Continuing down the coast, next up is Oyster Stacks.
Unfortunately, it was closed, so that led us to Sandy Bay.
On the day we were there, a kite surfing company was set up on the beach with some surfers in the water.
It’s a short, easy walk to the beach, and it’s a beautiful beach with clear blue water. However, there is no coral here, so don’t expect to see much in the way of fish.
We snorkelled for a little bit and we did spot some seaweed and sea cucumbers, but that’s about it.
There really isn’t much of anything else. If you just want to swim, it’s a quieter beach than the snorkel beaches while still having calm water. Interestingly, we did see some unusual rock formations that look a little like they could be fossils of some sort.
There are some other beach access points along the way that we didn’t stop at on the way down, the last major point to stop is Yardie Creek.
This is as far as you can get in a two wheel drive vehicle on a sealed road. Any further requires a four wheel drive to cross the creek and presumably navigate a rougher road on the other side.
From the carpark at Yardie Creek, you can cross the dunes to the beautiful white sand beach, you can head inland following the creek to the gorge, or, if they are operating you can also do boat tours up the creek and into the gorge.
We didn’t have time to do too much here, but if you do, there are two walking tracks. The first is the Yardie Creek Nature Walk. It’s a 1.4km return walk with a suggested time of 40 minutes and it will give you views of Yardie Gorge. Then there is the Yardie Gorge Trail which is 2km return with recommended time of 2 hours. This trail will take you up above the gorge and follow it along for a while.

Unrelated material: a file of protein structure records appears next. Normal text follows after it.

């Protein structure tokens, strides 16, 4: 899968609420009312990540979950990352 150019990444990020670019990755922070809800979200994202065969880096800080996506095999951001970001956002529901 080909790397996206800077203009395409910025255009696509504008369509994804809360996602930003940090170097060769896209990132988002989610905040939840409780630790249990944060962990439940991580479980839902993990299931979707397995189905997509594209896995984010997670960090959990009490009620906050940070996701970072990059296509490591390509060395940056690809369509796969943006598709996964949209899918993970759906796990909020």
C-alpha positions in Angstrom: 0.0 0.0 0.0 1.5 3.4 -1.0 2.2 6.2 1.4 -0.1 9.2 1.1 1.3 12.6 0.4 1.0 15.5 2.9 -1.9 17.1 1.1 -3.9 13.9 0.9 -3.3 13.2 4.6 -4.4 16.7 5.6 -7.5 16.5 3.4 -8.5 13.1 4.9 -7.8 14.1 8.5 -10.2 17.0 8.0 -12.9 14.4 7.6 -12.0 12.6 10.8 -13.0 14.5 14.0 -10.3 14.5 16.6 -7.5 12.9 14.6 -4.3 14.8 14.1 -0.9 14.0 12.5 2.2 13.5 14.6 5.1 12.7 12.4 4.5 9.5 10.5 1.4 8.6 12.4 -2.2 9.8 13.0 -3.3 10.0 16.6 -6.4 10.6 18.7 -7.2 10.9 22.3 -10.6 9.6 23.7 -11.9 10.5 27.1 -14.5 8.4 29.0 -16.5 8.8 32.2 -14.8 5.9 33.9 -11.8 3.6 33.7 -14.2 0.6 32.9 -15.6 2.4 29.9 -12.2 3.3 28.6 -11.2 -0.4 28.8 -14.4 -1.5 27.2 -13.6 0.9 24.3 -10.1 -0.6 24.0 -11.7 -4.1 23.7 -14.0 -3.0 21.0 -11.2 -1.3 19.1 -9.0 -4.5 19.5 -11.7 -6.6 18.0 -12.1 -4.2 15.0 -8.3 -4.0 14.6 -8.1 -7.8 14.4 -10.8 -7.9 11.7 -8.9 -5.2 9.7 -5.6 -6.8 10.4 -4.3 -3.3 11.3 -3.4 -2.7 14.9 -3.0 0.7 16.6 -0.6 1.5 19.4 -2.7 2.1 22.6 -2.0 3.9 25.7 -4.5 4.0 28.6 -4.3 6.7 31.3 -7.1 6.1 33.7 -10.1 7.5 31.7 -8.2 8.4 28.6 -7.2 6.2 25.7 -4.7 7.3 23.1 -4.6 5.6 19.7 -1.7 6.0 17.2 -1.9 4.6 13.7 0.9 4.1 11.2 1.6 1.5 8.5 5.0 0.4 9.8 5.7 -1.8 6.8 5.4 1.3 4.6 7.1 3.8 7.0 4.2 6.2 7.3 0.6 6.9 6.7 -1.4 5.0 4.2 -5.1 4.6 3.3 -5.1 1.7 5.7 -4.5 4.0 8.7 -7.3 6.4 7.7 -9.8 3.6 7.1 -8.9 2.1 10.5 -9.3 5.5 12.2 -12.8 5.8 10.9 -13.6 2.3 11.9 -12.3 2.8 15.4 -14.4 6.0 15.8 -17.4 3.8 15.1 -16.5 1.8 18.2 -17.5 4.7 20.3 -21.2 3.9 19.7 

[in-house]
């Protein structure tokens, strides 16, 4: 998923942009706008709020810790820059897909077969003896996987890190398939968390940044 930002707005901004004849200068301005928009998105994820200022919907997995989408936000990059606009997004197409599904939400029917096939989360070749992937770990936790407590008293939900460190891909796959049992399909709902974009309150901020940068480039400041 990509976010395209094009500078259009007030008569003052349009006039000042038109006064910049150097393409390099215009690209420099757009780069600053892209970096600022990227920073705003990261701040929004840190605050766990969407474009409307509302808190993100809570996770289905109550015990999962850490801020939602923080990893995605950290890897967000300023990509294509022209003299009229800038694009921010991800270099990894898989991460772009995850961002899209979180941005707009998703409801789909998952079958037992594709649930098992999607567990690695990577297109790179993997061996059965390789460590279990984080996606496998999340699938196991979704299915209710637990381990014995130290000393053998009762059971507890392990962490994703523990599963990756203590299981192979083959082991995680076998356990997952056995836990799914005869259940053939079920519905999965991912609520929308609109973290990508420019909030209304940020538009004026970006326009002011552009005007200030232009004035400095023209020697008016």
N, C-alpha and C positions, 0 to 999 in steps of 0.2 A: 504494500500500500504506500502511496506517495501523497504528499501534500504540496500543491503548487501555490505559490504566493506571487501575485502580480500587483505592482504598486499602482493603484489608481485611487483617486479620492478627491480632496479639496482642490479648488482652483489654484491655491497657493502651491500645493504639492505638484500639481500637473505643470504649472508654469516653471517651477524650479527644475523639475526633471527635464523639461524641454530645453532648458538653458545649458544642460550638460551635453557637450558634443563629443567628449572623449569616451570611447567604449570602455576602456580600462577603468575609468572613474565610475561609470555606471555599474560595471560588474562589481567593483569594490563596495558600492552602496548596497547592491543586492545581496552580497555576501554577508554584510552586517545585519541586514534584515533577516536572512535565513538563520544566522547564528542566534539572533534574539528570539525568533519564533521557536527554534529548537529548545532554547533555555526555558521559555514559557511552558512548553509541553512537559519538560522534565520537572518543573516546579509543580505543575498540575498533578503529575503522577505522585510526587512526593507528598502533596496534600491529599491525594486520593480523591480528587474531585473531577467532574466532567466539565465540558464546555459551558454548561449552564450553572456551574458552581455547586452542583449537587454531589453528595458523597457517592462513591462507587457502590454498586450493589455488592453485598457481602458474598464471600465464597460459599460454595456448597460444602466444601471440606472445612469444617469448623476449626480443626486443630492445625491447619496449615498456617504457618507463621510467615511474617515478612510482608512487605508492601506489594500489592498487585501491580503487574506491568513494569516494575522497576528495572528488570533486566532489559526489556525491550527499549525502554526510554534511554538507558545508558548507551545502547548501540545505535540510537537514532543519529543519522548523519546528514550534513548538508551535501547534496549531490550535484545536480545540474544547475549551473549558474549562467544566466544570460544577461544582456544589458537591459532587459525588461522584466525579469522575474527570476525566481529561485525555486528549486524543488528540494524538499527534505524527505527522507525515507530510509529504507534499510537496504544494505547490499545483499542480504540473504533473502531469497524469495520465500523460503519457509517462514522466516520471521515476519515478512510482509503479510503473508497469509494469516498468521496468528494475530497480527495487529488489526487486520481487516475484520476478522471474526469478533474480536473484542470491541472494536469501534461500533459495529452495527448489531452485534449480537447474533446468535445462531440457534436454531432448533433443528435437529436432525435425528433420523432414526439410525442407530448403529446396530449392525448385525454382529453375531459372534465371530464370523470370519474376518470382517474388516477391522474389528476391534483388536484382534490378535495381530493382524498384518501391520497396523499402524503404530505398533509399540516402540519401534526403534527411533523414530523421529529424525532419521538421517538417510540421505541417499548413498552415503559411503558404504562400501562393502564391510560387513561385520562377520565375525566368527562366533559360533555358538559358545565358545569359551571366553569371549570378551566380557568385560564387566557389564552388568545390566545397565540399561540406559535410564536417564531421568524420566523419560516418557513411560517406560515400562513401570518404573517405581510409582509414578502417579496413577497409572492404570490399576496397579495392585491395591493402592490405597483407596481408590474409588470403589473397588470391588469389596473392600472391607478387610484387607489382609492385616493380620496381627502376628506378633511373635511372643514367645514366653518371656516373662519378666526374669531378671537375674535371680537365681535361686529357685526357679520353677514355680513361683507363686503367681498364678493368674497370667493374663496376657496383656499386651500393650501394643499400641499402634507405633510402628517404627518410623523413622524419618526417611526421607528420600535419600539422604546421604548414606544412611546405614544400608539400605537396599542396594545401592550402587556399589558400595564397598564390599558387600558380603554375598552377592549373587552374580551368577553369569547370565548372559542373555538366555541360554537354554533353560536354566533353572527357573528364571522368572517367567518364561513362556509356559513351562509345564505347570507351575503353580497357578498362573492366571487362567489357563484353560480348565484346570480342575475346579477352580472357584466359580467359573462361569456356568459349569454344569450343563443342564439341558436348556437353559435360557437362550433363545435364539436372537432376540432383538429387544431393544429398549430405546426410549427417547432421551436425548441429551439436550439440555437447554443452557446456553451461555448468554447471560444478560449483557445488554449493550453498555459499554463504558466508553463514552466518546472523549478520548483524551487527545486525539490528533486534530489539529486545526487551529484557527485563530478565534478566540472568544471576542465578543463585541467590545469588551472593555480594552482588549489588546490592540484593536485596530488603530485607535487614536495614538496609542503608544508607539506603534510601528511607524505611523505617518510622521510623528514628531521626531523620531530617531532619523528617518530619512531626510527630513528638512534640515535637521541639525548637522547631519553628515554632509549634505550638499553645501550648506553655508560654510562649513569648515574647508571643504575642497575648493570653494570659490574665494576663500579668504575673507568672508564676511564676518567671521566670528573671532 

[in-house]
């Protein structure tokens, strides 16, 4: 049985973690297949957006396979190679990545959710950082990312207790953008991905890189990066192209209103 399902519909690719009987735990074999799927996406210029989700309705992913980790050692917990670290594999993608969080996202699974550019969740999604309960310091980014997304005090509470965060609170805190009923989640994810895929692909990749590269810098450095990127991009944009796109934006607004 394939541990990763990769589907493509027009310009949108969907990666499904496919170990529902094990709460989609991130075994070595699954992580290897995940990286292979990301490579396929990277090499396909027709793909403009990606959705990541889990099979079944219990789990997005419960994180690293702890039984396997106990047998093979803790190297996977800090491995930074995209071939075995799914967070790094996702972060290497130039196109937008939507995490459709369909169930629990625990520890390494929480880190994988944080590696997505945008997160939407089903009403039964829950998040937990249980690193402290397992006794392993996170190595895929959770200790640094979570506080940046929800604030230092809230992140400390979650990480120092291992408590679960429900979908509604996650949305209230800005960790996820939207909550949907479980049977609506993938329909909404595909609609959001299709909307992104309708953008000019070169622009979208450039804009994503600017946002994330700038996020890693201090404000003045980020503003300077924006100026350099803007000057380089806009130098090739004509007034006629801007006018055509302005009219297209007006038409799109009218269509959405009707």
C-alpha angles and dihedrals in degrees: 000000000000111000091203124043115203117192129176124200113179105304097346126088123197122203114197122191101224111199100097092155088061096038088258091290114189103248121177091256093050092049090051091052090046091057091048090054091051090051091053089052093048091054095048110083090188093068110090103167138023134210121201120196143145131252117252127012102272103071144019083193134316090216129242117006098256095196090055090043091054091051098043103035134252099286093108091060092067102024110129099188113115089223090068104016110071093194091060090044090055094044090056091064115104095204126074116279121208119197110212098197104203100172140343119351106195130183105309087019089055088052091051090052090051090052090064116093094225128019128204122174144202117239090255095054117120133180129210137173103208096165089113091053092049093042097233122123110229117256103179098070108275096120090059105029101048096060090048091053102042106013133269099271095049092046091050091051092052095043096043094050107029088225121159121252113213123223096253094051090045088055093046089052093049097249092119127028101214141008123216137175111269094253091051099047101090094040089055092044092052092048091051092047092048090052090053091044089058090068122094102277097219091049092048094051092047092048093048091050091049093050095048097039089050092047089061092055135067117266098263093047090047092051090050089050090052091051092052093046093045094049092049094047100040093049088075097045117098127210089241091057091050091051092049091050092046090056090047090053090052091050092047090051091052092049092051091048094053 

Due to time, we just went down to the creek jetty and across the dunes to the beach.
You can actually see the start of Yardie Gorge from the wharf area, and it is a really beautiful spot. If you have time I’d say it’s worth doing the walk to check it out more.
Osprey Sanctuary Zone
As we headed back from Yardie Creek towards Exmouth we noticed more of the cliff formations in Ningaloo National Park and we were starting to see more wildlife. On the way in and out of the Osprey Sanctuary Zone, we spotted a number of local kangaroo’s and an emu.
The Osprey Sanctuary Zone does have a boat ramp and campground, so it is somewhere you could setup for a longer term stay.
Just remember you have to book the campgrounds in advance through the WA National Parks website.
If you happen to have a kayak and a few hours to spare, there is a kayak trail from here that leads you to another snorkelling area. The signs suggest allowing 3 hours for the 3km return paddle.
Drift Snorkelling Area
It was almost sunset as we came back past the Drift Snorkel area, and we decided to stop in and have a look.
The beach area itself is a long, relatively straight stretch with calm waters. It doesn’t look dangerous at all, but the signs do make it clear that it is a high-risk area due to the strong currents.
There is actually a separate access point to this area than from Turquoise Bay even though they are just on opposite sides of Sandy Point, and here we found an information area with lots of information on the fish, coral and other sea life of the area.
Sunset and Dinner
As the sun began to set, we found a beach access road to turn off onto, and to be honest I’m really not sure where exactly it was.
However, we got to enjoy a beautiful sunset over the ocean before making our way back to Exmouth where we decided to get chips and souvlaki for dinner from Blue Lips Fish and Chips.